Multimedia artist Richie Culver has recently published his new album, Hostile Environments. Seven tracks of commentary on challenging segments of life, darker vignettes that capture unease, paranoia, and dissatisfaction. The track Slow Car is a reimagining of the scenario described in Tracy Chapman’s Fast Car—being unable to drive away from a life, or a state of mind, that is disappointing, or perhaps hostile.
Culver’s work crosses conventional boundaries, layering raw emotion over deeply human themes. Born in the industrial town of Hull in the United Kingdom, his journey into the art world is as unusual as his creations. From the gritty streets of his hometown to the vibrant art scenes of London and beyond, his experiences have always shaped his vision. Known for evocative paintings, mixed-media pieces, and multiple musical albums, Culver’s latest record explores aimlessness, painful but sometimes precious memories, and the complexities of an antagonistic internal world.
Hi Richie, how are you feeling today and where are you answering from?
I’m okay. Currently in Berlin. Playing Tresor tonight as Quiet Husband.
Congratulations on the new album! How would you describe your sound to someone who’s never listened to it before?
Thank you. I’m really happy with it. This is spoken word set against kinda morbid springtime landscapes that talks about a longing to leave somewhere, but you stay.
The album is called Hostile Environments. Does that describe a personal environment, or is it a commentary on broader domains?
For me it’s about the environment in my head—that can be an extremely hostile environment at the best of times. It then bleeds into various surroundings and places I’ve lived. I guess like most titles it takes on multiple meanings and I’m okay with that also.
There’s a contemplative, empathetic nature to a lot of your tracks. Where do you prefer to write your music, if you have a favorite spot?
There’s definitely no specific spot where I write and I don’t write all the time. Driving is a good one, or anytime I’ve not been around my phone. It’s just a case of when I get inspiration or ideas and striking when that happens and working fast to keep the flow. I can’t stretch things out or I lose them. The record is very contemplative. The older I get, the less I manage to find this state of thought.
You created this album yourself, all the way through. Did that ever get lonely? And do you plan to collaborate more in the future?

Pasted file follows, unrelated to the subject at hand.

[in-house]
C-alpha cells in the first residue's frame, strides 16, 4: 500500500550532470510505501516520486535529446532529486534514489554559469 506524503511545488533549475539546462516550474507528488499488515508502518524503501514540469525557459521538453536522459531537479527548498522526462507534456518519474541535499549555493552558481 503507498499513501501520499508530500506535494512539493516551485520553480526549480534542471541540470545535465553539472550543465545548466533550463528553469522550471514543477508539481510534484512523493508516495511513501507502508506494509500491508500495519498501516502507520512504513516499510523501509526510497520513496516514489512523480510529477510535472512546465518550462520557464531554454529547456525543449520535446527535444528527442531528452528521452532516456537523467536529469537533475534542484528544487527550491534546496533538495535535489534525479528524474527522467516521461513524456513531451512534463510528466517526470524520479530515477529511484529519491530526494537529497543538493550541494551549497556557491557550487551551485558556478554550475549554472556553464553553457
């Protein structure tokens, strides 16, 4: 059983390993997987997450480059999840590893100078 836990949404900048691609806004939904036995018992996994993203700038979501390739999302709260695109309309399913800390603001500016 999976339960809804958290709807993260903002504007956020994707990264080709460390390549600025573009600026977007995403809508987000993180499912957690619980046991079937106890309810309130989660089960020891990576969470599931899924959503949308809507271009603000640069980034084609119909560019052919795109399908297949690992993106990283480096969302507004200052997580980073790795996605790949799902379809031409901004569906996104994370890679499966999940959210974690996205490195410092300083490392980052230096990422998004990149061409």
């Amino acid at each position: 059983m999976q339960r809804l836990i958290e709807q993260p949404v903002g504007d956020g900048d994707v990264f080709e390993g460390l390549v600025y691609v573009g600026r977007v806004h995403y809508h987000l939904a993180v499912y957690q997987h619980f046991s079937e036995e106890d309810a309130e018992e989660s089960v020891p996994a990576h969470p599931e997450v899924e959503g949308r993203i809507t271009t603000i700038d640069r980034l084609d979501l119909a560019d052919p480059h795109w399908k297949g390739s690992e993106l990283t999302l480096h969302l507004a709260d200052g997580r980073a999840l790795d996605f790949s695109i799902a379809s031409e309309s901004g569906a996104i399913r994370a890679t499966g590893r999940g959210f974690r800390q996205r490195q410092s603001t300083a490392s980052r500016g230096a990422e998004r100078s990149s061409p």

It was important for me to do this one alone. As someone who sees themself as a loner, I’ve collaborated on so much recently musically. Billy Woods and Moor Mother were on my last record; then there were my collaborations with Blackhaine, and then one with Pavel Milyakov, and also my remix record of I Was Born by the Sea. So for this, it was important to do it all. Fully produced and written. Every week I’d say, oh, I have to get a remix of this track, or I might ask ‘whoever’ to do a verse on this. But I managed to go all the way without asking anyone. I’m running out of people I wanna work with now, also.
Hostile Environments, and especially the track Slow Car, are in some ways reflections on what it feels like to be stuck in circumstances that seem hopeless. How have you moved out of those places personally, and is creating music like this part of that for you?
Yes. This record is me talking from a much younger version of myself. My relationship with my hometown has changed so many times over the years and continues to change. I don’t think I’ve ever had such a strong physical and mental reaction to something as I do with my hometown. It can be overwhelming. Hopefully this comes across in the record.
Bells of Hope has no vocals. How was your process different when creating that track?
This is an important component to the record. It acts as a bridge to the final song; a palate cleanser before the end. It has a kind of wind chime feel throughout. My mum had one in the back porch growing up and I remember summer days. Behind our house was a caravan site and people would always climb into our garden. I remember once someone climbing in and me chasing them away (I was really young), so the likelihood of that happening is slim. So I wonder if that actually happened—it was just me and my mother at the time as my dad had passed away. I remember feeling like some kind of protector. So Bells of Hope was made with all of this in mind.
Were there any new inspirations for this album that you hadn't yet encountered while doing your previous work?
Just the overall sound and making it lighter and to tackle a concept of surrendering to find some kind of peace.
What does it mean to you to call this a “a trapped album”?
Trap music. I see most of my projects as a conversation or reply from someone who is going to a trap house—as the underlying theme is addiction in most of my music.
I know it’s like choosing between your children, but I’ll try: do you have a favorite song on the album?
Slow Car probably. I’ve been wanting to do this for a while. Then Mary Ann Hobbs played it and then played Tracy Chapman’s Fast Car straight after on BBC 6 music. It then became some kind of conceptual artwork as the piece originated from a painting I made.